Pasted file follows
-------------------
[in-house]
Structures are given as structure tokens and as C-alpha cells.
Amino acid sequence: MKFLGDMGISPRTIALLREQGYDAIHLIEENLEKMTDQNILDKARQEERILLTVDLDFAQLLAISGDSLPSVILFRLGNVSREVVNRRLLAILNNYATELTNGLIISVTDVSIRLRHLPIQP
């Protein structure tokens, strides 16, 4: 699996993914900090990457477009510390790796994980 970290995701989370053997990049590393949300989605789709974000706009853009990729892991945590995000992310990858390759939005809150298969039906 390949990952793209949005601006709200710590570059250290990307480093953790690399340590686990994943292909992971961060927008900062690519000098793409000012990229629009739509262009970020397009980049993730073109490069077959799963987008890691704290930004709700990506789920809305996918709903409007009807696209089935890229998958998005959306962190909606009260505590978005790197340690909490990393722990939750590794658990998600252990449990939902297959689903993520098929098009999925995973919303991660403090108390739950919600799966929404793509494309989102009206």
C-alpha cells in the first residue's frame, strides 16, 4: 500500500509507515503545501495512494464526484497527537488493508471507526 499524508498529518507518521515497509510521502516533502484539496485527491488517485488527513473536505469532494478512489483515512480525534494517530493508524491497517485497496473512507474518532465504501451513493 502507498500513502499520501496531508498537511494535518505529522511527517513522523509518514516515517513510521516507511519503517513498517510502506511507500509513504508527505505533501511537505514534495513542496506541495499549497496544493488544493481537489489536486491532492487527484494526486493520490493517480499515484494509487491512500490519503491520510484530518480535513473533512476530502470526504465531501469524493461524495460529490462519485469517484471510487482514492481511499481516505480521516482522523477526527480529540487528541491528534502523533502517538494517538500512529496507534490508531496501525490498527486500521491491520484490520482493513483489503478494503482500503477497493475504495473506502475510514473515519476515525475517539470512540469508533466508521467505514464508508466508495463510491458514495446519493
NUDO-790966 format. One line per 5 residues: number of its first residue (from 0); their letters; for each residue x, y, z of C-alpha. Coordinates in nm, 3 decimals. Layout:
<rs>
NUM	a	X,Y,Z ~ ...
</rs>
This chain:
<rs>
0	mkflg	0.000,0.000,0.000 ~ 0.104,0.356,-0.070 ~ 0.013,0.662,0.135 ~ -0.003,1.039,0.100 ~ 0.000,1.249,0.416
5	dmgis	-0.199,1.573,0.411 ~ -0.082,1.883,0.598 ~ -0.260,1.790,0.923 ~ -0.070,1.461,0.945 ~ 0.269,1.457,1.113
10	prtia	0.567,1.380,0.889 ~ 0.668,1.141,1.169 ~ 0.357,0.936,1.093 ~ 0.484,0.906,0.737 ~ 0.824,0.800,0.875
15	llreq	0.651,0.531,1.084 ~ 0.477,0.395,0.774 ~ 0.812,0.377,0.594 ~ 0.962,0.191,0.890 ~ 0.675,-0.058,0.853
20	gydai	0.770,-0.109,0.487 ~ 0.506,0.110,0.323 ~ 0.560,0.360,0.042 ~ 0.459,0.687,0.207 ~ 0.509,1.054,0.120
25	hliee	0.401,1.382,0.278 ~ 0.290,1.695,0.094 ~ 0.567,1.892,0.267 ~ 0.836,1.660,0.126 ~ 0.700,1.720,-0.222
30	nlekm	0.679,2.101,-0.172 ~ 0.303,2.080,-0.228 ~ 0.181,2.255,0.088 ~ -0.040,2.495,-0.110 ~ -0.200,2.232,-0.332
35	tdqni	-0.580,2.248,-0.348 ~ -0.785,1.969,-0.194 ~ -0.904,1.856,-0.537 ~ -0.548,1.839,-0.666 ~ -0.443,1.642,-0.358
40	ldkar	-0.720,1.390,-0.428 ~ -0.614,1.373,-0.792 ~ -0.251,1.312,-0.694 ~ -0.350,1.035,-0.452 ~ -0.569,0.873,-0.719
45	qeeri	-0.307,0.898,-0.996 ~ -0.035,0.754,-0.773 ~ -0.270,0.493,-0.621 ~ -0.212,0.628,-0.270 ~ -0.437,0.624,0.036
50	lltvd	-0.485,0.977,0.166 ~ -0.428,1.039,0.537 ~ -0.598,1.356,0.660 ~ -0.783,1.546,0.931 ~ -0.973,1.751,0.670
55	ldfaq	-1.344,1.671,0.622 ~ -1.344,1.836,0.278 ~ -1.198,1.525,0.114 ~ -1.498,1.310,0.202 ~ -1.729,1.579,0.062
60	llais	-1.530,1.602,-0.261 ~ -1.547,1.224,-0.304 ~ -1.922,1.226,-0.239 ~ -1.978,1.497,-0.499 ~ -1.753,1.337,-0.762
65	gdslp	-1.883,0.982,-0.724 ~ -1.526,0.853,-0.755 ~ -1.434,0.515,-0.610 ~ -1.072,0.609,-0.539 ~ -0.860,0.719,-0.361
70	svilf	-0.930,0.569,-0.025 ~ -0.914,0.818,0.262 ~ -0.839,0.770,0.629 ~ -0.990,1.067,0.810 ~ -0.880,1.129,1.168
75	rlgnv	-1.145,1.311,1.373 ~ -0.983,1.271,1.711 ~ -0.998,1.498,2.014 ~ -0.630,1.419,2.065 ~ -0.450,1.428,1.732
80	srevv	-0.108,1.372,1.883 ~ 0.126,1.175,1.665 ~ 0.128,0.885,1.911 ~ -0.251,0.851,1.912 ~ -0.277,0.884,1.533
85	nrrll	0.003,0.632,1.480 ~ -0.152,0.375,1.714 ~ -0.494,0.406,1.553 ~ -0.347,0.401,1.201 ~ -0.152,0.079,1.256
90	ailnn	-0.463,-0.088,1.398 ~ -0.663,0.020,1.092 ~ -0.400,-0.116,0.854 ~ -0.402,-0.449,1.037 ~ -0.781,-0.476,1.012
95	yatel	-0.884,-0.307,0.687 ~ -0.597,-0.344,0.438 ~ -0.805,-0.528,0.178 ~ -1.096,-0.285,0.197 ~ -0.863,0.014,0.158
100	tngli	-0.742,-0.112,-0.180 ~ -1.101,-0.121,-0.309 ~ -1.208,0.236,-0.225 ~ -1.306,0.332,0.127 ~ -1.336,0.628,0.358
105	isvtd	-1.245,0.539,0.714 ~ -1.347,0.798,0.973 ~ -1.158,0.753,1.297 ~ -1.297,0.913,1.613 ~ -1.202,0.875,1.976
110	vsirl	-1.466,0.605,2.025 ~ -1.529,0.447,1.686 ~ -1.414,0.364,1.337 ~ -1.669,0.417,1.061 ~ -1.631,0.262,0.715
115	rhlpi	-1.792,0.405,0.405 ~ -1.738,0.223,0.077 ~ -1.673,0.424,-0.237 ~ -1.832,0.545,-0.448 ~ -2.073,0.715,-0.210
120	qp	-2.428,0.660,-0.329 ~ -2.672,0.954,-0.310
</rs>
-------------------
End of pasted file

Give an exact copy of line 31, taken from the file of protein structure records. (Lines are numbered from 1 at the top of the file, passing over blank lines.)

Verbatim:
95	yatel	-0.884,-0.307,0.687 ~ -0.597,-0.344,0.438 ~ -0.805,-0.528,0.178 ~ -1.096,-0.285,0.197 ~ -0.863,0.014,0.158